MINNEAPOLIS - Solar windows could be the next big thing to cut down on your energy bills.
After years of research, The University of Minnesota found the technology is one step closer to becoming a reality. Researchers say the idea has been around for decades, but there was not a way to create solar windows without using toxic materials.
"Silicon makes up the basis of all of our electronics we use today," said Samantha Ehrenberg, a U of M researcher, who showed us around the basement-level laboratory she and others work in.
She said silicon is non-toxic and abundant. Uwe Kortshagen is a professor and head of the Department of Mechanical Engineering at the University of Minnesota.
He helped come up with the idea to test out silicon for the project, after collaborating with leaders at University of Milano-Bicocca in Italy.
Through research, the team found billions of the nanoparticles are formed and can be used to create solar windows.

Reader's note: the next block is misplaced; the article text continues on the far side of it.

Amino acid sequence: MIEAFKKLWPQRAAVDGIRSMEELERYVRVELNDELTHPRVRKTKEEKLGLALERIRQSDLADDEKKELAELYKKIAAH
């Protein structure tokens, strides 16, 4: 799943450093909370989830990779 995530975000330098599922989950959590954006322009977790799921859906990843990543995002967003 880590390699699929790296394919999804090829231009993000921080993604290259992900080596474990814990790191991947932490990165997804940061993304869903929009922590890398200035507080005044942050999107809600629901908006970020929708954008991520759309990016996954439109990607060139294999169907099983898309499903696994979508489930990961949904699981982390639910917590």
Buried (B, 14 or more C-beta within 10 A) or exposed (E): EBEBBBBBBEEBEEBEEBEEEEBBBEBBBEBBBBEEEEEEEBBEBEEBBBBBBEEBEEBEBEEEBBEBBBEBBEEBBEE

"Our results are very promising in terms of how practical and easily this technology could be made," she said.
The team's hope is to develop inexpensive solar windows to create a more energy efficient world and cut down on energy consumption especially in urban areas where there is less space to install solar panels.
Kortshagen said he hopes to see solar windows on the market in three to five years. For now, there is more research to do.
"We need to make our silicon particles more efficient. We need to work on ways to make coatings of the particles on windows and we need to work to put them into different plastic materials," said Kortshagen.
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